In yesterday's Today section, the incorrect date was given for the Pearl Harbor ceremony aboard the Coast Guard cutter Taney at the Inner Harbor. The event will be held at noon Monday at Pier Four to commemorate the 51st anniversary of the Dec. 7, 1941, bombing.
The Sun regrets the errors.
Hollywood legend Ginger Rogers will appear in the flesh and on screen at the Senator Theatre Monday evening. The occasion is a benefit for the newly opened Harry and Jeanette Weinberg Center for Retired Persons at the Govans Presbyterian Church, next to the theater.
There are a few $250 tickets left for a private dinner with Rogers at the church. Or for $35, you can join Rogers and her entourage at the unveiling of the new "Sidewalk of Stars" at 7:15 p.m., followed by a showing of "Kitty Foyle," the film that won her an Academy Award in 1940. For ticket information, call (410) 880-2458.
On Sunday, Rogers will be honored at the John F. Kennedy Center for the Performing Arts in Washington for her lifetime achievement in the arts. Other honorees are Joanne Woodward, Paul Newman, Lionel Hampton, Paul Taylor and Mstislav Rostropovich.
A lovely reception was held Tuesday at the Peabody Library to honor those whose contributions restored Baltimore's Washington Monument.
Among those at the party were Connie Caplan, chair of the Friends of Mount Vernon; Marion Pines; Laurie Schwartz; Ike Lycett; Carl Smith; Elinor Bacon; Tom Broadus; Ed Dunn; Gordon Becker; Lynne Church; and Madge and Haswell Franklin.
Local architectural historian Phoebe Stanton was on hand to tell about the history of the monument and to give a preview tour.
Don't feel left out if you didn't attend, because at 5:30 p.m. today, Mayor Kurt Schmoke and Gov. William Donald Schaefer will lead the celebration to officially reopen the monument to the public. After the lighting of the monument, free guided tours will be offered until 8 p.m.
Best wishes for a speedy recovery to former ABC correspondent Roger Caras, who is recuperating from hip surgery at St. Joseph Hospital. Caras, who also serves as president of the American Society for the Prevention of Cruelty to Animals, fell and broke his hip at his northern Baltimore County farm.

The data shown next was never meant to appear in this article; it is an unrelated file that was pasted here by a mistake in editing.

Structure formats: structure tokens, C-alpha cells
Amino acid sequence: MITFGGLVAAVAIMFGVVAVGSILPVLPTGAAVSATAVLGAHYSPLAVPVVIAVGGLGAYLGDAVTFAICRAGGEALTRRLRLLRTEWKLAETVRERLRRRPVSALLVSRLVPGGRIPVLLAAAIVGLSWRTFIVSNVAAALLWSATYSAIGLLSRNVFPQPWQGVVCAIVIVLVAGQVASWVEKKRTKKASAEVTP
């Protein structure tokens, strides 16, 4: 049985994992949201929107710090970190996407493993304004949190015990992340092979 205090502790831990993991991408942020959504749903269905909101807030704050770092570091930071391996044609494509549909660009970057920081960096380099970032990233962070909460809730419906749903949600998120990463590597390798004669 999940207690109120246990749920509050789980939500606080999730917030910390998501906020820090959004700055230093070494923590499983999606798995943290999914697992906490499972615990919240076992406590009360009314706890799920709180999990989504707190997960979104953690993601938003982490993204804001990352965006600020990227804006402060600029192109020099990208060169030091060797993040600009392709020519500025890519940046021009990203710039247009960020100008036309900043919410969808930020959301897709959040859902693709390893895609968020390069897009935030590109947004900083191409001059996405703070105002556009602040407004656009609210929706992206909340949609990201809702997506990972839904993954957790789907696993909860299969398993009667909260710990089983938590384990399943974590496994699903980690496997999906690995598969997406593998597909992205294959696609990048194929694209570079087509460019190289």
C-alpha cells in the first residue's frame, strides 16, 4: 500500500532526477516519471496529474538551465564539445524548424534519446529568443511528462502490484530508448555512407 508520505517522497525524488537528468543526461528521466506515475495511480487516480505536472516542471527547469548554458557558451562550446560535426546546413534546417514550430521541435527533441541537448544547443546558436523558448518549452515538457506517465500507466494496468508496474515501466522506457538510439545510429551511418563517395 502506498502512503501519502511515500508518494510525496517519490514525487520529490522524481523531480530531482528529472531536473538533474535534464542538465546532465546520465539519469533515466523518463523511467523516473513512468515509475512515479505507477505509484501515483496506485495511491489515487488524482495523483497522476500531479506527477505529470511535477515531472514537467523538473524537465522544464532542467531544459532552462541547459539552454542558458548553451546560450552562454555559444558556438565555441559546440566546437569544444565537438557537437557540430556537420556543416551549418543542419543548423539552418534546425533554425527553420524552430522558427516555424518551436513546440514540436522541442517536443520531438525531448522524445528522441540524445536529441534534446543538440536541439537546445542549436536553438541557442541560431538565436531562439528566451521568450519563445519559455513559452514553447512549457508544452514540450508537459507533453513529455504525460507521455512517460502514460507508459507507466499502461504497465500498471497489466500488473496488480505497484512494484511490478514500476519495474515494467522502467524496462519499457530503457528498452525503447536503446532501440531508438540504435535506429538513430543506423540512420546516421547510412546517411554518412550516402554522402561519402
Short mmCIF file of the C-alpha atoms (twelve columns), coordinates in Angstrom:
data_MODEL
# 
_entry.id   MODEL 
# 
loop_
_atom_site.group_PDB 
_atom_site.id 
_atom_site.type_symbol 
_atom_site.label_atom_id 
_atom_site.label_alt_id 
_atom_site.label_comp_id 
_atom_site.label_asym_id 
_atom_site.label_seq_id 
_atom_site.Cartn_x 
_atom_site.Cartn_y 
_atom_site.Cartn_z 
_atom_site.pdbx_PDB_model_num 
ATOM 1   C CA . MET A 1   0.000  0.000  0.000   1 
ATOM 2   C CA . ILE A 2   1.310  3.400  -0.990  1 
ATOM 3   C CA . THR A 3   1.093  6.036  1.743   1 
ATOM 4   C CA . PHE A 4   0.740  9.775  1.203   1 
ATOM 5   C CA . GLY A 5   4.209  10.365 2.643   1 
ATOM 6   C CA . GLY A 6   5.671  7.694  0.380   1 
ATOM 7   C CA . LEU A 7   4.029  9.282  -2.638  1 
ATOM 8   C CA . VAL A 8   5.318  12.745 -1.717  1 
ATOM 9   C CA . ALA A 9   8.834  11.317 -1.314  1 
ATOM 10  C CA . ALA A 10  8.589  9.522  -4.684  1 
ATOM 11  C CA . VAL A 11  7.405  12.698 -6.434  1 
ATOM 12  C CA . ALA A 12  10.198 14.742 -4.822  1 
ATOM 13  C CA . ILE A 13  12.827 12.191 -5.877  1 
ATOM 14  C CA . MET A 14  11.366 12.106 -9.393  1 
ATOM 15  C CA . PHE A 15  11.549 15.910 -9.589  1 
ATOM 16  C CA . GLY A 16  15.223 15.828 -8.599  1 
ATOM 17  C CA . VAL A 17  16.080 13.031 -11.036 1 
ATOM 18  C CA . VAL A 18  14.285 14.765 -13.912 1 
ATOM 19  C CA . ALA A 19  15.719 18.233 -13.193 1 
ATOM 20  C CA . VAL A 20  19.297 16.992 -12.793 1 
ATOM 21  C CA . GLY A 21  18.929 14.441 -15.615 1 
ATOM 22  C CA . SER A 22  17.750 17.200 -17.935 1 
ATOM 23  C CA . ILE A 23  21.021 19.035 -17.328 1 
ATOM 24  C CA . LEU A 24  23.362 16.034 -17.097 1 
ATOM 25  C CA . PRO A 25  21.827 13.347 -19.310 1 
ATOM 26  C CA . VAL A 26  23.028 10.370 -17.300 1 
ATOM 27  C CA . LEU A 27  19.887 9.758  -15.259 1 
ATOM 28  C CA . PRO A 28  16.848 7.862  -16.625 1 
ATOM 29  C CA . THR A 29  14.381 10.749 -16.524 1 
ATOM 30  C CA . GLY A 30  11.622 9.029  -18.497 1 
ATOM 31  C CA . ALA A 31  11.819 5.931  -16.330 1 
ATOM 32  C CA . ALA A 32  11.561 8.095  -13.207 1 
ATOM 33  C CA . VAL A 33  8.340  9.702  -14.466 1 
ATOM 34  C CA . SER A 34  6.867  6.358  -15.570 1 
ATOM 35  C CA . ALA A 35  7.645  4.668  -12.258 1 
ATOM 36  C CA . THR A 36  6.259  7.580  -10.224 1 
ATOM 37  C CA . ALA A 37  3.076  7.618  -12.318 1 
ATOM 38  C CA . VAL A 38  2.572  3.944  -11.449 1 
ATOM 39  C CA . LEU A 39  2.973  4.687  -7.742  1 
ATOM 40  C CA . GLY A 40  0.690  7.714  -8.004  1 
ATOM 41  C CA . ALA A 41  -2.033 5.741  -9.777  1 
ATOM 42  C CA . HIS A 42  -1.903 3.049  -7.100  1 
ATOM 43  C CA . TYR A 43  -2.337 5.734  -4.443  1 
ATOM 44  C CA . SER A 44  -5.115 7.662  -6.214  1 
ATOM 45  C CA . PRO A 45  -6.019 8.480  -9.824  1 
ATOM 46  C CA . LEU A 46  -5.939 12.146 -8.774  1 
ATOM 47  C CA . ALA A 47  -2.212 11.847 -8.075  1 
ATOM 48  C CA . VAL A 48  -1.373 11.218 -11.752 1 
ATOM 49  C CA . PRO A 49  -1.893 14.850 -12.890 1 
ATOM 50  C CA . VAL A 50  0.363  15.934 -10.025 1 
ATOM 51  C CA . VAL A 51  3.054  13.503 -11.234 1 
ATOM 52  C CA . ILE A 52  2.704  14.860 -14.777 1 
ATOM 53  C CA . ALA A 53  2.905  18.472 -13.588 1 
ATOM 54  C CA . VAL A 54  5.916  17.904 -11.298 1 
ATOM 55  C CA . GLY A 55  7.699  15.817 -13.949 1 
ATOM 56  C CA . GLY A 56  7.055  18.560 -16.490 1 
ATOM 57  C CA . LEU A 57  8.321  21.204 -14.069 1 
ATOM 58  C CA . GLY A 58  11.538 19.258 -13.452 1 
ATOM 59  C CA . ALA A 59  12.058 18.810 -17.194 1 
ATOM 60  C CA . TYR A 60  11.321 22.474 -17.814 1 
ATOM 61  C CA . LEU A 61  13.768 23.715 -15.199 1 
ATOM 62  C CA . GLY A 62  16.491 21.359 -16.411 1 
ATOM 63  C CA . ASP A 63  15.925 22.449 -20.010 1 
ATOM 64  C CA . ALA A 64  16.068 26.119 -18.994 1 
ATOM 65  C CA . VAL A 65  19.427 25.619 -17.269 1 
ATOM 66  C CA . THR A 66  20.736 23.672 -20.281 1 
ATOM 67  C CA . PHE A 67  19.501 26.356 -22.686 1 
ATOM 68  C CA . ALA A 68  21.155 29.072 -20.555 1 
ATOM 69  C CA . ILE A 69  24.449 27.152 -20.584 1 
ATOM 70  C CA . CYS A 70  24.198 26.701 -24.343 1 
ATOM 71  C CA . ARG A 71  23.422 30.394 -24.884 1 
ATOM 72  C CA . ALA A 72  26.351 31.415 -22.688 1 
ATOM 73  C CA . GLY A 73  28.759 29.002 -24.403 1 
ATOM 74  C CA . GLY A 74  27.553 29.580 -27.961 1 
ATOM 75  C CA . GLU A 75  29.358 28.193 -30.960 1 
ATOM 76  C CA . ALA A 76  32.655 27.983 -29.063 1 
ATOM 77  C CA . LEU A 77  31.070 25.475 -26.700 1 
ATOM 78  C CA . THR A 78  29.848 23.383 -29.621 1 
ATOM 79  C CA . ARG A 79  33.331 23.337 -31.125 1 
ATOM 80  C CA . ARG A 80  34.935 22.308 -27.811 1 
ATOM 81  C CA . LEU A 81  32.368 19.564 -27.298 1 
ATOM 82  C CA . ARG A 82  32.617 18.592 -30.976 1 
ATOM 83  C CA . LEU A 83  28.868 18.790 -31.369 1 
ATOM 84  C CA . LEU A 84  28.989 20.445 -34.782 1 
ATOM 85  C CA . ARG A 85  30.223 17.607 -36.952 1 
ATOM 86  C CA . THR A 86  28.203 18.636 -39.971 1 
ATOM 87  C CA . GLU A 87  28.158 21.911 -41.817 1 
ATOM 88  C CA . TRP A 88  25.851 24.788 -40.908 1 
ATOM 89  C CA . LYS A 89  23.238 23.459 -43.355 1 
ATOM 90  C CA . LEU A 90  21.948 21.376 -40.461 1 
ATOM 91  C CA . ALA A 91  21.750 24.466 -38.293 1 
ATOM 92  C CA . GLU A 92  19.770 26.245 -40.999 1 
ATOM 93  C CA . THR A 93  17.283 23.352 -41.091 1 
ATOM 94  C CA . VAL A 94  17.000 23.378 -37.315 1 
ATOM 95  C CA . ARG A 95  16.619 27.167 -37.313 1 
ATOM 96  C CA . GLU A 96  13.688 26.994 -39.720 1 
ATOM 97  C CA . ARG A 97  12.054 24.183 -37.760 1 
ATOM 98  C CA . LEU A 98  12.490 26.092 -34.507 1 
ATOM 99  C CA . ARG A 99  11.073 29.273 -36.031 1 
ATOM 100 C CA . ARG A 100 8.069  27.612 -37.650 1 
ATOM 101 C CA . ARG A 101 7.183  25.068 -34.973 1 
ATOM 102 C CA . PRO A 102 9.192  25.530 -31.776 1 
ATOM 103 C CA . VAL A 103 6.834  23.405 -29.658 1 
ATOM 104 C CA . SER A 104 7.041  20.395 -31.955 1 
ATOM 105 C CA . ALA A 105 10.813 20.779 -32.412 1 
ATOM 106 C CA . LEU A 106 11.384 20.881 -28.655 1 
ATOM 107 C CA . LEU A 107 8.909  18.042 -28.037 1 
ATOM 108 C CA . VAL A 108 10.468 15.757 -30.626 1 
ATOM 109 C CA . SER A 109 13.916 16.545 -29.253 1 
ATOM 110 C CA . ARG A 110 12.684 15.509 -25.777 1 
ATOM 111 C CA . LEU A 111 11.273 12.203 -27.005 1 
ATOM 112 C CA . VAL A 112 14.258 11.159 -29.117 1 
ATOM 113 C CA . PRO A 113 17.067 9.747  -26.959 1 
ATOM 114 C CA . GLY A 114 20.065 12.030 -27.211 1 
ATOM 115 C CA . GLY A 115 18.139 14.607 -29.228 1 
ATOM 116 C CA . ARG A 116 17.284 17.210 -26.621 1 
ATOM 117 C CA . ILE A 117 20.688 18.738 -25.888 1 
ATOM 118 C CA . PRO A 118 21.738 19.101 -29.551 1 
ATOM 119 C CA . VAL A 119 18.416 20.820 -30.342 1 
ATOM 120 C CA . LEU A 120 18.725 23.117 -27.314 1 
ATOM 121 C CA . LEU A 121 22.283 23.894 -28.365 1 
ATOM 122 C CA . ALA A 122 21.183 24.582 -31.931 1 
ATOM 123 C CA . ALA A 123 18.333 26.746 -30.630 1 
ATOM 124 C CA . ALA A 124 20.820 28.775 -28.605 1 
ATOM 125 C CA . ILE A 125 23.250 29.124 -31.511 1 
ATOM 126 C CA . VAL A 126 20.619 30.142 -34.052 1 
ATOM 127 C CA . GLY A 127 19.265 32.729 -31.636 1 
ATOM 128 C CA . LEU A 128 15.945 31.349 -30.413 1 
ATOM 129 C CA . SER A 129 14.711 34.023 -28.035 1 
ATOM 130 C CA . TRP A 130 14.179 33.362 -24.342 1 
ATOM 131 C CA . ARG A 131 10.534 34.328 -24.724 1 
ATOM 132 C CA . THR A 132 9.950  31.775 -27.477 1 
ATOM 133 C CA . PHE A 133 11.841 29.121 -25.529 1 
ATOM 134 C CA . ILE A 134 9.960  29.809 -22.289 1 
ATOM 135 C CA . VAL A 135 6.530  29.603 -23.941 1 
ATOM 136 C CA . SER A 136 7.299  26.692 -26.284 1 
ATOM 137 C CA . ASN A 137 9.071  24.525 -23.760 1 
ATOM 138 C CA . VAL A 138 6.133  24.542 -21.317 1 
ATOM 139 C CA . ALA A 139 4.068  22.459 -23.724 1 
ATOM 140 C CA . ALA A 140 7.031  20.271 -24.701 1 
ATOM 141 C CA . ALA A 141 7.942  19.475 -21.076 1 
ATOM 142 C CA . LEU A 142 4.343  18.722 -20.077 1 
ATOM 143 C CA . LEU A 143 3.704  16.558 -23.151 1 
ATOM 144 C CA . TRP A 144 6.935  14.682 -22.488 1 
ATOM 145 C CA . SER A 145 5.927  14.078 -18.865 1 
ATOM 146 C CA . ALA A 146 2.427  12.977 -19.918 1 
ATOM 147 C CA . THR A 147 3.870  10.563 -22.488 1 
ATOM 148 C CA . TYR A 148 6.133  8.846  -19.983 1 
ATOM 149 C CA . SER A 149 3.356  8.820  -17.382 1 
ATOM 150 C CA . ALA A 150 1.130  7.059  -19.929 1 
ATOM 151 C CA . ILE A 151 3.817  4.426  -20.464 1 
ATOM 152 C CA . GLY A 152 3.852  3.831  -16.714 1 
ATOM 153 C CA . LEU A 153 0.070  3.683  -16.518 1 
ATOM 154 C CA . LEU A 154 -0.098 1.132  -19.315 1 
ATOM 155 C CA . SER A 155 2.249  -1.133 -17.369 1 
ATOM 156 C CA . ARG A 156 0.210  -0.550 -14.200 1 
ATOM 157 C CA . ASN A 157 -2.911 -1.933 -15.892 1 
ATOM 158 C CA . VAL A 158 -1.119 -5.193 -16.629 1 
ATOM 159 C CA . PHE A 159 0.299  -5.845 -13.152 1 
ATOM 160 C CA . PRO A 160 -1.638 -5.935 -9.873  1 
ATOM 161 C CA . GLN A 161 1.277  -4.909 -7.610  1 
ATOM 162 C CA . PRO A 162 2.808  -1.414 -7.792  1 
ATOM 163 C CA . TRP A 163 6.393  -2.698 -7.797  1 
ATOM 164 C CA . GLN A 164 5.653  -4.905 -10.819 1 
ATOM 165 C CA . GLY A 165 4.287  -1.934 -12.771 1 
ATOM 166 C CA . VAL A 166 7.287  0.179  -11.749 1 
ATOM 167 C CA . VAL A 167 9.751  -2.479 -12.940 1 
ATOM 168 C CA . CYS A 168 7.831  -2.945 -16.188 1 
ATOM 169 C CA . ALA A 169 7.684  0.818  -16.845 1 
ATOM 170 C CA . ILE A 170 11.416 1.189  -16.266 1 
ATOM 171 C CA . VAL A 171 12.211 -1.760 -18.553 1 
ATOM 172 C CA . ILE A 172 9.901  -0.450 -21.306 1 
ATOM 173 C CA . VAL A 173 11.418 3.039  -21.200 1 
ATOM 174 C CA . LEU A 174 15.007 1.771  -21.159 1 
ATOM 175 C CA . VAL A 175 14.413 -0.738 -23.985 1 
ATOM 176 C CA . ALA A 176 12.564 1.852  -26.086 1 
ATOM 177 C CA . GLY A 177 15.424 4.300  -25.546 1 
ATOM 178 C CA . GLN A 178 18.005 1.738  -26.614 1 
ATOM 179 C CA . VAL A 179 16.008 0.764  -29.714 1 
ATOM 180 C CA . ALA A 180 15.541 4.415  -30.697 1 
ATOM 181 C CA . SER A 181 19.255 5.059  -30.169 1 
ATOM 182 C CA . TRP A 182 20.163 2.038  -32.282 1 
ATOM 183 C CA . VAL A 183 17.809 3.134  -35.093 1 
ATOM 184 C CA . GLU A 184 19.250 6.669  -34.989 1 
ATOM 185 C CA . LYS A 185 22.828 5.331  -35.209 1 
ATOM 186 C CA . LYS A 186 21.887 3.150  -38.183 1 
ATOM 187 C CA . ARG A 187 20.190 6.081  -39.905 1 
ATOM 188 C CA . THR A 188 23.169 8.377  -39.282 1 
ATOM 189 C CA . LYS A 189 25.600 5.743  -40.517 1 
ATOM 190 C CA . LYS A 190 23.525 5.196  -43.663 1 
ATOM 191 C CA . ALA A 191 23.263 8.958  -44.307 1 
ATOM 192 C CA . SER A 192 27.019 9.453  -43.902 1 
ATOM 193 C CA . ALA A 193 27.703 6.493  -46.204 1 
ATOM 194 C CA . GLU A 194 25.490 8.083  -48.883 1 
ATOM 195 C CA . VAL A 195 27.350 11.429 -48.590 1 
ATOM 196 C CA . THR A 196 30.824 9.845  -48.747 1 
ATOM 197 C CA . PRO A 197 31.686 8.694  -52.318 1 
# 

In remembrance of Pearl Harbor, there will be a ceremony tomorrow aboard the Coast Guard cutter Taney, moored at Pier Four at the InnerHarbor.
WBAL newsman Alan Walden, who is president of the Patriots of Fort McHenry and a member of the Maritime Museum, will emcee. Walden says the Taney, flagship of the Baltimore Marine Museum, is the only warship still afloat that was at Pearl Harbor on Dec. 7, 1944.
Around town: Kudos to About Faces Day Spa staffers, who are volunteering their talents for a Day of Beauty for guests from the Baltimore Association for Mentally Retarded Citizens Monday. . .
More than 800 alums of the Baltimore Polytechnic Institute gathered at the Marriott Hunt Valley Inn to honor BG&E;'s outgoing head honcho George V. McGowan with its Distinguished Alumni Award. . . .
If you spot your favorite company execs wearing blue jeans to their offices today, you'll know they are supporting the March of Dimes and Employer-Employee Exchange's first Blue Jeans for Babies Day! It is to be an annual event. . . .
Congratulations to Jack Felton, who was recognized by his peers in Kansas City when they awarded him the 1992 Gold Anvil as the nation's outstanding public relations professional. Felton, vice president, corporate communications, for McCormick & Co. since 1977, is the first Marylander to win this award. He's also a prize-winning writer and has penned eight plays. . . .
* When he's not in the Big Apple working as host of the weekend "Today" show, Scott Simon is in Baltimore working with producer Ken Day on a MPT documentary, "Down in the Dumps: America's Garbage Crisis." Simon practices what he preaches and wears clothes made of recycled materials . . .